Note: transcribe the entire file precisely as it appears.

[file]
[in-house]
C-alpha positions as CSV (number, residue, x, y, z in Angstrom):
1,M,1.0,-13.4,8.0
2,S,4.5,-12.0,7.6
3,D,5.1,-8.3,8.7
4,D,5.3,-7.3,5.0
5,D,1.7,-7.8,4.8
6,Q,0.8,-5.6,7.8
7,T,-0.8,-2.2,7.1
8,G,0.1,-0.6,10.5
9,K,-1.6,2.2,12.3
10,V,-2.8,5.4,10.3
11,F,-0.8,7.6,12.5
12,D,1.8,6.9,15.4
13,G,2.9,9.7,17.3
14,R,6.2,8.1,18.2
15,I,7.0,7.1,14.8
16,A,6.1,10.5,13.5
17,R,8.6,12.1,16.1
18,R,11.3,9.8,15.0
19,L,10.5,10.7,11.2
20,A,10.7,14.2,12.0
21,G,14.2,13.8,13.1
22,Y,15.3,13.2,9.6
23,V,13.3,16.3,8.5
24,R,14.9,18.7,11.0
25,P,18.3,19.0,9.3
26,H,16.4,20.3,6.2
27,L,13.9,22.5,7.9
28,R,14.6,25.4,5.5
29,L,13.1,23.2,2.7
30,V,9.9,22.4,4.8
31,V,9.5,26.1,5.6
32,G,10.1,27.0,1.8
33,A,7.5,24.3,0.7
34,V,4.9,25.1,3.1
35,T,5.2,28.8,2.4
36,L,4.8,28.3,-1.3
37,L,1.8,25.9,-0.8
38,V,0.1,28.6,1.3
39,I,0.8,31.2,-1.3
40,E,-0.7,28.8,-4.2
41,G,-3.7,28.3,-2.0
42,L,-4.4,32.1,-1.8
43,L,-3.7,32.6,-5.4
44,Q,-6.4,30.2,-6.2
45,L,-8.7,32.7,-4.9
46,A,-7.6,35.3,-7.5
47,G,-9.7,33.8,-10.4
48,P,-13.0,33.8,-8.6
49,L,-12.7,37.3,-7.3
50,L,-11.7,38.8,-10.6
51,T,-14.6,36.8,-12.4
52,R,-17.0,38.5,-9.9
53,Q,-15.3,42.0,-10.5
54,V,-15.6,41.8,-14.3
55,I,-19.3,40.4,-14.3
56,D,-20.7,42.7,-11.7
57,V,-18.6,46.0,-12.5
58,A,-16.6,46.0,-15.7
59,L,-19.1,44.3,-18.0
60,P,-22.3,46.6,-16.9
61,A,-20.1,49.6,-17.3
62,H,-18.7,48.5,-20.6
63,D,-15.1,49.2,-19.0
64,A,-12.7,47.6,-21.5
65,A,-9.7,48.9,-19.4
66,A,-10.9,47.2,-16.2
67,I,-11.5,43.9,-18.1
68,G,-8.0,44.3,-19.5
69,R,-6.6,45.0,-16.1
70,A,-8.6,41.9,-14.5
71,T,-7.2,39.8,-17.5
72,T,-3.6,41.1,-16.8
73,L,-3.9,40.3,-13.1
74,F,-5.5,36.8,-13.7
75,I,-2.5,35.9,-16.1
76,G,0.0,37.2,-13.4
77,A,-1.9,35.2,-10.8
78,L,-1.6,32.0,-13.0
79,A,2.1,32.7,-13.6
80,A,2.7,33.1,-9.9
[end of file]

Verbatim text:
[in-house]
C-alpha positions as CSV (number, residue, x, y, z in Angstrom):
1,M,1.0,-13.4,8.0
2,S,4.5,-12.0,7.6
3,D,5.1,-8.3,8.7
4,D,5.3,-7.3,5.0
5,D,1.7,-7.8,4.8
6,Q,0.8,-5.6,7.8
7,T,-0.8,-2.2,7.1
8,G,0.1,-0.6,10.5
9,K,-1.6,2.2,12.3
10,V,-2.8,5.4,10.3
11,F,-0.8,7.6,12.5
12,D,1.8,6.9,15.4
13,G,2.9,9.7,17.3
14,R,6.2,8.1,18.2
15,I,7.0,7.1,14.8
16,A,6.1,10.5,13.5
17,R,8.6,12.1,16.1
18,R,11.3,9.8,15.0
19,L,10.5,10.7,11.2
20,A,10.7,14.2,12.0
21,G,14.2,13.8,13.1
22,Y,15.3,13.2,9.6
23,V,13.3,16.3,8.5
24,R,14.9,18.7,11.0
25,P,18.3,19.0,9.3
26,H,16.4,20.3,6.2
27,L,13.9,22.5,7.9
28,R,14.6,25.4,5.5
29,L,13.1,23.2,2.7
30,V,9.9,22.4,4.8
31,V,9.5,26.1,5.6
32,G,10.1,27.0,1.8
33,A,7.5,24.3,0.7
34,V,4.9,25.1,3.1
35,T,5.2,28.8,2.4
36,L,4.8,28.3,-1.3
37,L,1.8,25.9,-0.8
38,V,0.1,28.6,1.3
39,I,0.8,31.2,-1.3
40,E,-0.7,28.8,-4.2
41,G,-3.7,28.3,-2.0
42,L,-4.4,32.1,-1.8
43,L,-3.7,32.6,-5.4
44,Q,-6.4,30.2,-6.2
45,L,-8.7,32.7,-4.9
46,A,-7.6,35.3,-7.5
47,G,-9.7,33.8,-10.4
48,P,-13.0,33.8,-8.6
49,L,-12.7,37.3,-7.3
50,L,-11.7,38.8,-10.6
51,T,-14.6,36.8,-12.4
52,R,-17.0,38.5,-9.9
53,Q,-15.3,42.0,-10.5
54,V,-15.6,41.8,-14.3
55,I,-19.3,40.4,-14.3
56,D,-20.7,42.7,-11.7
57,V,-18.6,46.0,-12.5
58,A,-16.6,46.0,-15.7
59,L,-19.1,44.3,-18.0
60,P,-22.3,46.6,-16.9
61,A,-20.1,49.6,-17.3
62,H,-18.7,48.5,-20.6
63,D,-15.1,49.2,-19.0
64,A,-12.7,47.6,-21.5
65,A,-9.7,48.9,-19.4
66,A,-10.9,47.2,-16.2
67,I,-11.5,43.9,-18.1
68,G,-8.0,44.3,-19.5
69,R,-6.6,45.0,-16.1
70,A,-8.6,41.9,-14.5
71,T,-7.2,39.8,-17.5
72,T,-3.6,41.1,-16.8
73,L,-3.9,40.3,-13.1
74,F,-5.5,36.8,-13.7
75,I,-2.5,35.9,-16.1
76,G,0.0,37.2,-13.4
77,A,-1.9,35.2,-10.8
78,L,-1.6,32.0,-13.0
79,A,2.1,32.7,-13.6
80,A,2.7,33.1,-9.9